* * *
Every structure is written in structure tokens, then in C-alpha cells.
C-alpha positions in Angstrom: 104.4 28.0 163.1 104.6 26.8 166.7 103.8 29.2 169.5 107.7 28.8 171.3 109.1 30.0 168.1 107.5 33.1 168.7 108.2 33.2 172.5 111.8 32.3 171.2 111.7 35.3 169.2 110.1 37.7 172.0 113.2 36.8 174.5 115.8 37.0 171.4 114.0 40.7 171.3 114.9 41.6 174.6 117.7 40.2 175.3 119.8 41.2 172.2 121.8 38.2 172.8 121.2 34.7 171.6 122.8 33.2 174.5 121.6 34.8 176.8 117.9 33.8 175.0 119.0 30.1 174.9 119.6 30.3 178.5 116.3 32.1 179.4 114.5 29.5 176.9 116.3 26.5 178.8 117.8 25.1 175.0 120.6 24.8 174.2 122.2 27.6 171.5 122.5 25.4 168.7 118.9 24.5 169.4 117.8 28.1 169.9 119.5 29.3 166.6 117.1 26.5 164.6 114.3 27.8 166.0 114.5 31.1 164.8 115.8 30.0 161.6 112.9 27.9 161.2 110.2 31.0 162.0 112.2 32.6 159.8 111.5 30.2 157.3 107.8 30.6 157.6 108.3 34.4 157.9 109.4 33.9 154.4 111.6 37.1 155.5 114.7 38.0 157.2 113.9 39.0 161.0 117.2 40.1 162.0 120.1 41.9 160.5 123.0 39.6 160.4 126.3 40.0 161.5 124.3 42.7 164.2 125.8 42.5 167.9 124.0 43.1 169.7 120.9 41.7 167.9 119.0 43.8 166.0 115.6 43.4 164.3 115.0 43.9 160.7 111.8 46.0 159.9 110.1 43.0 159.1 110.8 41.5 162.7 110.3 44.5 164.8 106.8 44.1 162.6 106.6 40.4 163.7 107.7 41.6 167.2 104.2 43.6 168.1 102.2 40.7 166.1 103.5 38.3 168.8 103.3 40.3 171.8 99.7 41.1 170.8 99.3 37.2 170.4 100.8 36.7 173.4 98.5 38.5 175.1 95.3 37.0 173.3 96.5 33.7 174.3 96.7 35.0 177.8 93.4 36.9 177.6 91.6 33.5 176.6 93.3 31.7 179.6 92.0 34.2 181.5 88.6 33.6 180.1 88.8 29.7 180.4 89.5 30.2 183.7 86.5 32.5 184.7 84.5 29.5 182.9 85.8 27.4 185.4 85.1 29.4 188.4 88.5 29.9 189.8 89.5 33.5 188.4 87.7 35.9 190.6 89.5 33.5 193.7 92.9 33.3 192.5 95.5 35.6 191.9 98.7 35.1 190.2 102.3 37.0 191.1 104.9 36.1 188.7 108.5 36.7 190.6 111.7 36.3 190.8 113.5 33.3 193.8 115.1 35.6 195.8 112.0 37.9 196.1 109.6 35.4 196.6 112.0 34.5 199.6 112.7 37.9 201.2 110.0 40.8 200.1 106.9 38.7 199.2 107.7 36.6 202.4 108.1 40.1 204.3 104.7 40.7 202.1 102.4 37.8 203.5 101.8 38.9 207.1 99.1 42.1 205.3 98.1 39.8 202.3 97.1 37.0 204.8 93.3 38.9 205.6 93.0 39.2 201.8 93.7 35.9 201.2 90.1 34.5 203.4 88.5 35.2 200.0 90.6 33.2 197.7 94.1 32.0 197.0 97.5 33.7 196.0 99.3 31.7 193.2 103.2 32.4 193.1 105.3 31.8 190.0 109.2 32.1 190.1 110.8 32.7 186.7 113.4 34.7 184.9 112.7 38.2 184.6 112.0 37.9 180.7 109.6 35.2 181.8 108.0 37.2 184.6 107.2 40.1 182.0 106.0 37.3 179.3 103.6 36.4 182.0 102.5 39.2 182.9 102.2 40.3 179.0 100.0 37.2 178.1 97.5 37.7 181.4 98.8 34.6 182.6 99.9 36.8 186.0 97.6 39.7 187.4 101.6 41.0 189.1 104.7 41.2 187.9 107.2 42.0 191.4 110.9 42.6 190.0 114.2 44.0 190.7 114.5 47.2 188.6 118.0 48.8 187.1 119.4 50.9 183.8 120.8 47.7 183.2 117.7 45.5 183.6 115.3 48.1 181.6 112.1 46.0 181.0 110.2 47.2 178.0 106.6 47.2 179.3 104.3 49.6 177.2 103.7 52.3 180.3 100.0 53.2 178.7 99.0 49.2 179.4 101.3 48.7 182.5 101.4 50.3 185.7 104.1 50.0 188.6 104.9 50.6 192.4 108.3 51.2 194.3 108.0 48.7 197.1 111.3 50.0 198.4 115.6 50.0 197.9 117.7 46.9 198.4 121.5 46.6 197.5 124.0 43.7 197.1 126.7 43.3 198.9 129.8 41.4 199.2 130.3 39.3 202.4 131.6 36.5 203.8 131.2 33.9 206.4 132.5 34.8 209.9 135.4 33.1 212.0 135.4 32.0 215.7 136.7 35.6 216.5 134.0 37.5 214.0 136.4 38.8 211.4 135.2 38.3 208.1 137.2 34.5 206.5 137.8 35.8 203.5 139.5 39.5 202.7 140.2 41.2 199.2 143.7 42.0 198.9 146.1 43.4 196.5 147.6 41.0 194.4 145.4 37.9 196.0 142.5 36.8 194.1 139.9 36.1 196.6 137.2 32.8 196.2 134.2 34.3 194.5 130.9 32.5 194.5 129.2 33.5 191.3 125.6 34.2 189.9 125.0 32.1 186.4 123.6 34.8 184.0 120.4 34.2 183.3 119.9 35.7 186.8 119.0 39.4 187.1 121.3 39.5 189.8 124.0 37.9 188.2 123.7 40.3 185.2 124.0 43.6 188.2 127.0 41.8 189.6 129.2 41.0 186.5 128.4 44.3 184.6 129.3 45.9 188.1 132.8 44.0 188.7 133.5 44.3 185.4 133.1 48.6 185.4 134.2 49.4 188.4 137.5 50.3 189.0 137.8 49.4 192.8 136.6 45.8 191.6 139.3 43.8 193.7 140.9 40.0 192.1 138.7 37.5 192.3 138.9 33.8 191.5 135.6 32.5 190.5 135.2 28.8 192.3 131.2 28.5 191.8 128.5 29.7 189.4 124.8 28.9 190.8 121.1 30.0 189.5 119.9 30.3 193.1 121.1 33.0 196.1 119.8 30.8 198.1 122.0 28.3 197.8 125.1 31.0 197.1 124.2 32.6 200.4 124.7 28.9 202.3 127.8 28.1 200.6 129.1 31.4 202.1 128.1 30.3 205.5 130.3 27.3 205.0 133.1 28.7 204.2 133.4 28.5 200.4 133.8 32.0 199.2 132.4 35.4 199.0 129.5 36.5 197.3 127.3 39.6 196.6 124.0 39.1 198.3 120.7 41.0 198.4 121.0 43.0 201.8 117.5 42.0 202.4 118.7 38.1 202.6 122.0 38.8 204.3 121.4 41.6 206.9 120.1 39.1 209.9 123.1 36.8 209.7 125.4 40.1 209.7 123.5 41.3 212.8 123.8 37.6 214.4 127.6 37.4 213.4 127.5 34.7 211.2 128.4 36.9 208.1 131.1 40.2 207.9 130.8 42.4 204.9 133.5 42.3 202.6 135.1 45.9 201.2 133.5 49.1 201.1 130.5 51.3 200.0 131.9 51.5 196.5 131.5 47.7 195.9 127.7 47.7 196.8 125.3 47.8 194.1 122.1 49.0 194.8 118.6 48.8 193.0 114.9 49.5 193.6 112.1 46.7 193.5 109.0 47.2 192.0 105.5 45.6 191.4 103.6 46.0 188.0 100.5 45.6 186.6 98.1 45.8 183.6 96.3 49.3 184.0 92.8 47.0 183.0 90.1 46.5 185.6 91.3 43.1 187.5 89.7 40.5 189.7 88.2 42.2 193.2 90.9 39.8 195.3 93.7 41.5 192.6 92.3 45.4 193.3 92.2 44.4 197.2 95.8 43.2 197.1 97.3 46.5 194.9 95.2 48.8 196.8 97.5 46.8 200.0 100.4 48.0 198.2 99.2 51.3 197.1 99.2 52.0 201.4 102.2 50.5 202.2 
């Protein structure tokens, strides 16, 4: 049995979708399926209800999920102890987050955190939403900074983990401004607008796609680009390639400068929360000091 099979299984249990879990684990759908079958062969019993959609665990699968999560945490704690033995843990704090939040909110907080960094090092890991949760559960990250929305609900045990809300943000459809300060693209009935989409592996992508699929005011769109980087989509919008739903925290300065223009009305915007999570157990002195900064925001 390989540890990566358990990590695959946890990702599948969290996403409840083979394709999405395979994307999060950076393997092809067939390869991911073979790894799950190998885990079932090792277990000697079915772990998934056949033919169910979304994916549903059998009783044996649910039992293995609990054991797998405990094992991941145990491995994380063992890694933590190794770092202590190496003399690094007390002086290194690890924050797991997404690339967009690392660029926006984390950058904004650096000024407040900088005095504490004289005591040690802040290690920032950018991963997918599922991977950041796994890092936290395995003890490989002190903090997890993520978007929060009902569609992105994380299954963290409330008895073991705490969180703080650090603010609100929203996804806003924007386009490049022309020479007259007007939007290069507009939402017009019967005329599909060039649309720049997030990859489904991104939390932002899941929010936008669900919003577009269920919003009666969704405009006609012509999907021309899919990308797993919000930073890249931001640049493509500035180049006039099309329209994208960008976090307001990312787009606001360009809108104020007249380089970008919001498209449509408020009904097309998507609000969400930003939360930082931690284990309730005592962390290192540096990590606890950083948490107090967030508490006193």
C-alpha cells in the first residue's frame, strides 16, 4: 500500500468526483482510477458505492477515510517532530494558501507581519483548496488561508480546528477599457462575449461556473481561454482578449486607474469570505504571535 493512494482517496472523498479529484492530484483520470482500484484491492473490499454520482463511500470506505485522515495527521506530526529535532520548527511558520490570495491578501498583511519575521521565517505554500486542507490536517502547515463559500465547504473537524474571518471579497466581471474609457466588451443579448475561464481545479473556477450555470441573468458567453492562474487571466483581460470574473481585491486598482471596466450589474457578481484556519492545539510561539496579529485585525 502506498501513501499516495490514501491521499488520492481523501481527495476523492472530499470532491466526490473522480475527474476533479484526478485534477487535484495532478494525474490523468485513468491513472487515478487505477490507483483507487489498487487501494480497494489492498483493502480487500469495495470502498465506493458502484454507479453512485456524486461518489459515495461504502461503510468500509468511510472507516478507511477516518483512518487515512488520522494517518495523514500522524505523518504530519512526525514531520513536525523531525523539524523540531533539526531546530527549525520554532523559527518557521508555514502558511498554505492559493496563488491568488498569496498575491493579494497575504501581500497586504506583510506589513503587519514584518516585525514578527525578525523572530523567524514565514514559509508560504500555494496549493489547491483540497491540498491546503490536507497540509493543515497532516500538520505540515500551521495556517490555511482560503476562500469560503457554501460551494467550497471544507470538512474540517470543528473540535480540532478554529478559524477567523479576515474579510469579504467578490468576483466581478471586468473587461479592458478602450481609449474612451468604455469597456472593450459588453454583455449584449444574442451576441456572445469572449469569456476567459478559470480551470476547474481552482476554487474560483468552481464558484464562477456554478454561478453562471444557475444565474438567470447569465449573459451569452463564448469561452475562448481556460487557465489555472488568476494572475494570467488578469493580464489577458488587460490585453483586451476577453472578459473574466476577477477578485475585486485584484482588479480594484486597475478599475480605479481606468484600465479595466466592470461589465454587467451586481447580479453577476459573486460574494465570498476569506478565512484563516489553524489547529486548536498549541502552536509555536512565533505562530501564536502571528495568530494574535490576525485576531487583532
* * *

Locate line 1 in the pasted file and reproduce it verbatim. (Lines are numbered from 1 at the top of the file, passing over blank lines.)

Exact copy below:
Every structure is written in structure tokens, then in C-alpha cells.